Ruth 3:7-8, Who Played Who? Part I of II
When Boaz had finished eating and drinking and was in good spirits, he went over to lie down at the far end of the grain pile. Ruth approached quietly, uncovered his feet and lay down. In the middle of the night something startled the man, and he turned and discovered a woman lying at his feet. “Who are you?” he asked. “I am your servant Ruth,” she said. “Spread the corner of your garment over me, since you are a kinsman-redeemer.”
//Here’s a puzzle for you. Who got played in the story of Ruth and Boaz?
As the story goes, the young widow Ruth accompanied her mother-in-law Naomi back from the land of Moab to Israel, where she had no social ties. Concerned about her daughter-in-law’s future, Naomi decides to help out. She instructs Ruth to wash and perfume herself, and then to follow Boaz, Naomi’s “kinsman.” While Boaz is sleeping off a drunk, Ruth should lie down with him and uncover his “feet” (a euphemism for genitals throughout the Bible).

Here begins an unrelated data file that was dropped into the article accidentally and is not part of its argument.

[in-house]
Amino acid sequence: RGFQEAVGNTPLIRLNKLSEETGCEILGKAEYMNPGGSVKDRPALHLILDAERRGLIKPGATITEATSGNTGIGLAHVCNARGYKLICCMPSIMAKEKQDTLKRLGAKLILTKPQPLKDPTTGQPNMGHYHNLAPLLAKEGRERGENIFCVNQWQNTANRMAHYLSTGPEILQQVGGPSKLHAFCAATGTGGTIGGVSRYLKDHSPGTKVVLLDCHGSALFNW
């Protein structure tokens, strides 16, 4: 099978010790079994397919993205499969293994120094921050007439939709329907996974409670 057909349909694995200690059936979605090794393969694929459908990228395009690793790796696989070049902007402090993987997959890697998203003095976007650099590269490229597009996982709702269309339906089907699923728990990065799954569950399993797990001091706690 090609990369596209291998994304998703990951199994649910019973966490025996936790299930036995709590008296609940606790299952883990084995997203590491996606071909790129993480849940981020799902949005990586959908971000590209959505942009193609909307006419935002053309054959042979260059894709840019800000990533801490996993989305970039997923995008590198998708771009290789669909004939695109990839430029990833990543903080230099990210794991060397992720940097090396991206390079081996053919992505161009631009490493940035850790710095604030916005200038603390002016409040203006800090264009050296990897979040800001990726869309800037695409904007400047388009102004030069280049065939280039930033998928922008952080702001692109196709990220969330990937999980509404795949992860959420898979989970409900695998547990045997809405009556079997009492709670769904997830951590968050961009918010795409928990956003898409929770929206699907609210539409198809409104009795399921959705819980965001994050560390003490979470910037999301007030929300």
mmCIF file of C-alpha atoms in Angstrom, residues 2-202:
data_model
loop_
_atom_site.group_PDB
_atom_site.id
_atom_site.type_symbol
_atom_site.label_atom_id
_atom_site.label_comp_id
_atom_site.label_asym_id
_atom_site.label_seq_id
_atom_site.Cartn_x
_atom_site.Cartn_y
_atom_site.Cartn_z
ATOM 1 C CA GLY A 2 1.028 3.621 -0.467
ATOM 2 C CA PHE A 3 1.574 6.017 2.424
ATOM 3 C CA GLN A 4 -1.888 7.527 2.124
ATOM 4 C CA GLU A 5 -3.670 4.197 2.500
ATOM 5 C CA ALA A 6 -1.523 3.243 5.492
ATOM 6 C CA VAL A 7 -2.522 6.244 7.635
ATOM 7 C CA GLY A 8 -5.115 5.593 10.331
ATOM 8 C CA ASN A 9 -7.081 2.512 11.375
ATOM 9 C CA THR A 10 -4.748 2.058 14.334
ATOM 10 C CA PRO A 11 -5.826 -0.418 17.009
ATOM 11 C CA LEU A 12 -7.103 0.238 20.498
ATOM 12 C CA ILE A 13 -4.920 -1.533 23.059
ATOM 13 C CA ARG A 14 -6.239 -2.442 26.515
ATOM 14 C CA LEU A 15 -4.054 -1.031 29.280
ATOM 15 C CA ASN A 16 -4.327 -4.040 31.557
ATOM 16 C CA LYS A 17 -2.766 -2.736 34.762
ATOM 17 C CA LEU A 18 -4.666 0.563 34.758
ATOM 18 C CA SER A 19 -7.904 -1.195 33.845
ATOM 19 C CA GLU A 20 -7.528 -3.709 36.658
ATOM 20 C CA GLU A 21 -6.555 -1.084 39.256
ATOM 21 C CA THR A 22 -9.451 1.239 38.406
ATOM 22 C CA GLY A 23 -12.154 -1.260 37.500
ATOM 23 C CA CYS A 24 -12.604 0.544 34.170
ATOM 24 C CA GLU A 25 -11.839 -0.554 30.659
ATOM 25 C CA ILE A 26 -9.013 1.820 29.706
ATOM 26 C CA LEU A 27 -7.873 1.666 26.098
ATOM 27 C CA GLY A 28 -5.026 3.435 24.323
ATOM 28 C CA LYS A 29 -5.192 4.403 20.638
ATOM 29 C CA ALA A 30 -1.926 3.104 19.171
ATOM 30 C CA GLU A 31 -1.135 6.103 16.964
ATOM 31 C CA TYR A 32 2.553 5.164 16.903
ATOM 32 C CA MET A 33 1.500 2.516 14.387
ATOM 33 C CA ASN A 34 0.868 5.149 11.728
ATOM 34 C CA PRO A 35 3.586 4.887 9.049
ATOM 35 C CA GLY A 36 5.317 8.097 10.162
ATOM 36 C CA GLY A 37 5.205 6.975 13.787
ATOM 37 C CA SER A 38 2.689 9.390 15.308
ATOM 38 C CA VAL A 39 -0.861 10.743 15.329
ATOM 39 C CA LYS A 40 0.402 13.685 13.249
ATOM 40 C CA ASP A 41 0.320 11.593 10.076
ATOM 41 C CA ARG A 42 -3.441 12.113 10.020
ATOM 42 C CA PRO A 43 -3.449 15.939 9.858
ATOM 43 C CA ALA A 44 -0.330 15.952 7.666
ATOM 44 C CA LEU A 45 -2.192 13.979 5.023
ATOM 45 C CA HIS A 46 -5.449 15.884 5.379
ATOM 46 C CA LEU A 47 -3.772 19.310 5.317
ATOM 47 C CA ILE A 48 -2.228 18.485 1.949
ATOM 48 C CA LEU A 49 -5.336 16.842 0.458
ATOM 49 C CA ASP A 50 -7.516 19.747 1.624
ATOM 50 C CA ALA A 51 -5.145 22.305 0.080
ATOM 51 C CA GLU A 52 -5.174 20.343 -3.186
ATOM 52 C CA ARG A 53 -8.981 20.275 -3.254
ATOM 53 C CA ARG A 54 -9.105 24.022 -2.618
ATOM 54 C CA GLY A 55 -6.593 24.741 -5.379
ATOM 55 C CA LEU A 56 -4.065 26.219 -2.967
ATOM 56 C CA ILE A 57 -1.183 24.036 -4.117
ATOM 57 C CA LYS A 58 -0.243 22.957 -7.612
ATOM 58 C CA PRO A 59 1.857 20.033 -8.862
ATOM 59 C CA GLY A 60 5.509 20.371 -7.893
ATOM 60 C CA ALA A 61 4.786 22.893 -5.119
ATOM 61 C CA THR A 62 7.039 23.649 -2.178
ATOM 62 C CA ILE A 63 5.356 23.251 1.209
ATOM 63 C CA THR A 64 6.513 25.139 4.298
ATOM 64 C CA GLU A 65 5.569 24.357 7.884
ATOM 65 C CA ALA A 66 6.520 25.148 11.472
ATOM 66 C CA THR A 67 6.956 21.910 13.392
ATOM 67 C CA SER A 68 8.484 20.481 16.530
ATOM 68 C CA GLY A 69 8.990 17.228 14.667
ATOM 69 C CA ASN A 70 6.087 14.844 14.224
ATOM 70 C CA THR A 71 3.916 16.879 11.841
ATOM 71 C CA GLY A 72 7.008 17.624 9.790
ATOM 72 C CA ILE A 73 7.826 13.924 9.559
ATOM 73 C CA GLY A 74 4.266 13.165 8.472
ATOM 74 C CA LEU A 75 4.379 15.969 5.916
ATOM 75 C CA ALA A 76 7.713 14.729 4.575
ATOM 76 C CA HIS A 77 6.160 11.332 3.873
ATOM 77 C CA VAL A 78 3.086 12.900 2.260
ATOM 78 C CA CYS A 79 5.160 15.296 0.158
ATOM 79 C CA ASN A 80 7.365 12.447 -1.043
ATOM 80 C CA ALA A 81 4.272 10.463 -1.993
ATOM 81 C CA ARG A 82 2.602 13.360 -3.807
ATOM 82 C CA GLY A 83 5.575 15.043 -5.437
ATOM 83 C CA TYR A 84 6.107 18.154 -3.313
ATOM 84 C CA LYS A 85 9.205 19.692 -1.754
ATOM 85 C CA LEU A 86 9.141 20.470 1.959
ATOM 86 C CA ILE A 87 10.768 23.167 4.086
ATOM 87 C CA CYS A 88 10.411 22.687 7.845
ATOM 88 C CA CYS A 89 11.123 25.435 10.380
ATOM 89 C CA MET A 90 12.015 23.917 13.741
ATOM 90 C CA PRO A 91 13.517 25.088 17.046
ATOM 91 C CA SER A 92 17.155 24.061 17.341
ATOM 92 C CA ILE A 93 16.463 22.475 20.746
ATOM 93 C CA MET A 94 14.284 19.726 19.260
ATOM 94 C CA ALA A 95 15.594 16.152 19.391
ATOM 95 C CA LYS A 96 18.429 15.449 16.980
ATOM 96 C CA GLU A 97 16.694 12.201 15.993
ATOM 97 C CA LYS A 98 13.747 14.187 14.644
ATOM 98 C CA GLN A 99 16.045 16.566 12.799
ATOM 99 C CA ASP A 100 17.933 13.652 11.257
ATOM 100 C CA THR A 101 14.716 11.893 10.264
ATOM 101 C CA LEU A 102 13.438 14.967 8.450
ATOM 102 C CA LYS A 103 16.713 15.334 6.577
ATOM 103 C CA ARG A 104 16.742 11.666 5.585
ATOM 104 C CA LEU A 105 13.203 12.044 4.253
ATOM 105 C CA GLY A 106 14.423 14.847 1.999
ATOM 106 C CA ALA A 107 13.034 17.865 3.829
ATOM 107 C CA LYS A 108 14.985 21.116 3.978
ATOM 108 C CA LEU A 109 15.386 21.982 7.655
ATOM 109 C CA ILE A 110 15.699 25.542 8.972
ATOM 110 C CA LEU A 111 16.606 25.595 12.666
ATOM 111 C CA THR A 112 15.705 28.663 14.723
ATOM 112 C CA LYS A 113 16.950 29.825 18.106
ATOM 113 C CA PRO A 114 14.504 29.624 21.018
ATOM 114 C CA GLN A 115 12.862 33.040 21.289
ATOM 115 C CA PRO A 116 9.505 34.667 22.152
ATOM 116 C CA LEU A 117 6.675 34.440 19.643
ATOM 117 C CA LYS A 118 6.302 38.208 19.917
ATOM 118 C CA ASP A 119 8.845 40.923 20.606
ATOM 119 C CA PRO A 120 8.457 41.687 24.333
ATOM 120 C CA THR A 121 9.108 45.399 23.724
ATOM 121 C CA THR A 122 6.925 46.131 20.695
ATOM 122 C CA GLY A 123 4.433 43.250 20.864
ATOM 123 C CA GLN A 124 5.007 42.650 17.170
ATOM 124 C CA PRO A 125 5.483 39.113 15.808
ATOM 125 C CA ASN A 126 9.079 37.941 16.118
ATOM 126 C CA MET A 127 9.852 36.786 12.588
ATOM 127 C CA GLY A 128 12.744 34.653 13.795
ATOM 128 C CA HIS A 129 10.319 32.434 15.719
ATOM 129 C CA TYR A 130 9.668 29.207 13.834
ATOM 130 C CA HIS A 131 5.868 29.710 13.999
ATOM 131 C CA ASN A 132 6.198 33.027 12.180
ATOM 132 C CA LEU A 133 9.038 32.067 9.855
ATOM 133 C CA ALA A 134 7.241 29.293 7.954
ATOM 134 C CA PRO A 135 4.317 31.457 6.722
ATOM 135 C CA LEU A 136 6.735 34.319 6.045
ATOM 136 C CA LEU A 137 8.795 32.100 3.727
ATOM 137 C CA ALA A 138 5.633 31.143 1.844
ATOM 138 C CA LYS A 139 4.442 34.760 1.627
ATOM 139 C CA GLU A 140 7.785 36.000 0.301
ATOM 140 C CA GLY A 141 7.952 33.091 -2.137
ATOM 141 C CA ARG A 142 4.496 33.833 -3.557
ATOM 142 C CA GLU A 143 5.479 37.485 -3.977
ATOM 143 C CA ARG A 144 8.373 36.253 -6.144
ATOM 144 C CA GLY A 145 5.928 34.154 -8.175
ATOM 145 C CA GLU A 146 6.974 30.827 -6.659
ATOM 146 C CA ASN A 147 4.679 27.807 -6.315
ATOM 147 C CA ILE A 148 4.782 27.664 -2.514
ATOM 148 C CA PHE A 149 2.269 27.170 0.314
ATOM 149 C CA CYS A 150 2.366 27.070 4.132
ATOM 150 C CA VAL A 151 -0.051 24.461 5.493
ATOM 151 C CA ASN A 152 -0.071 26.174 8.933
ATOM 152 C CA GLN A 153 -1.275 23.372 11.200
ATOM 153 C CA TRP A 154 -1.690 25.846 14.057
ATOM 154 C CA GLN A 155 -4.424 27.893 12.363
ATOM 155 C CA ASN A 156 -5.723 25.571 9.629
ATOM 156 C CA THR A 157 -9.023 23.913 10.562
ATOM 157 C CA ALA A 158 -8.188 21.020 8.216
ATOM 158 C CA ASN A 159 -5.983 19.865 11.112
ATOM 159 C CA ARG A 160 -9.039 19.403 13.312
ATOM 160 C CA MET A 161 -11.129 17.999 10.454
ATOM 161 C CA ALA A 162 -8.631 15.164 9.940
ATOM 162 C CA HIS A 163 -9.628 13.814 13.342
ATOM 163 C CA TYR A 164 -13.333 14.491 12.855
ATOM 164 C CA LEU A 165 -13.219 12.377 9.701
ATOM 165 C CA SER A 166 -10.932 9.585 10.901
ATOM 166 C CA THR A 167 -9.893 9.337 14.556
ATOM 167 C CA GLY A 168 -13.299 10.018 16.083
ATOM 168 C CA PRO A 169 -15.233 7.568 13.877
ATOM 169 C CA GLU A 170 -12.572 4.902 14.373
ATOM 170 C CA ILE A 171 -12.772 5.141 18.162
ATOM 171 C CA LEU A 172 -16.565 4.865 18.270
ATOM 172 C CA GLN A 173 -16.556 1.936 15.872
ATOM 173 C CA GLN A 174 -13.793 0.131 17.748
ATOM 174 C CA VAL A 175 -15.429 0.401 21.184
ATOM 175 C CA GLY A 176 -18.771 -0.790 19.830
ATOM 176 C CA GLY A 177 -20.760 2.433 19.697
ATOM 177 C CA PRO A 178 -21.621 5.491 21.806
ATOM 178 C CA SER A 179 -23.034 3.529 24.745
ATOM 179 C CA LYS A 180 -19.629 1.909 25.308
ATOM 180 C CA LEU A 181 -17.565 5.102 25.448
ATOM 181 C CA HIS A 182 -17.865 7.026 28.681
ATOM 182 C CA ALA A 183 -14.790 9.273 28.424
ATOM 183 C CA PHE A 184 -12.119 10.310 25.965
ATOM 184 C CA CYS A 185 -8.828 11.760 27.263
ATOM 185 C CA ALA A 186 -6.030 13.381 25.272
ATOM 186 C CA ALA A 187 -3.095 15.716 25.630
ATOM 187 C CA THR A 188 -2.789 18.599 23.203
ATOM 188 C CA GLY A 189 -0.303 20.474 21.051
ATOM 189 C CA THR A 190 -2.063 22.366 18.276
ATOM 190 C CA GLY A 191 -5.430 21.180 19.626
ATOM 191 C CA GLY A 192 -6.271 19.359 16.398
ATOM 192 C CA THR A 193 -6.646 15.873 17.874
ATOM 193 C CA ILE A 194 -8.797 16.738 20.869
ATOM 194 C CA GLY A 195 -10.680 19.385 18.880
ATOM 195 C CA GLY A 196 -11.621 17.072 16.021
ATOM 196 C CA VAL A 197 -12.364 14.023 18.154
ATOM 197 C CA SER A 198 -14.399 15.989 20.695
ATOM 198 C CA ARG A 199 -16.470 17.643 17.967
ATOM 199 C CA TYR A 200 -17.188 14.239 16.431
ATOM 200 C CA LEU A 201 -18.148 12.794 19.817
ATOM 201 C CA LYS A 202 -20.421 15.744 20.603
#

So Ruth does what her mother says, and Boaz wakes up in the middle of the night to find Ruth there. Ruth introduces herself, and suggests that Boaz should “redeem her” (that is, take her for his wife, as was the custom for the in-law of a widow).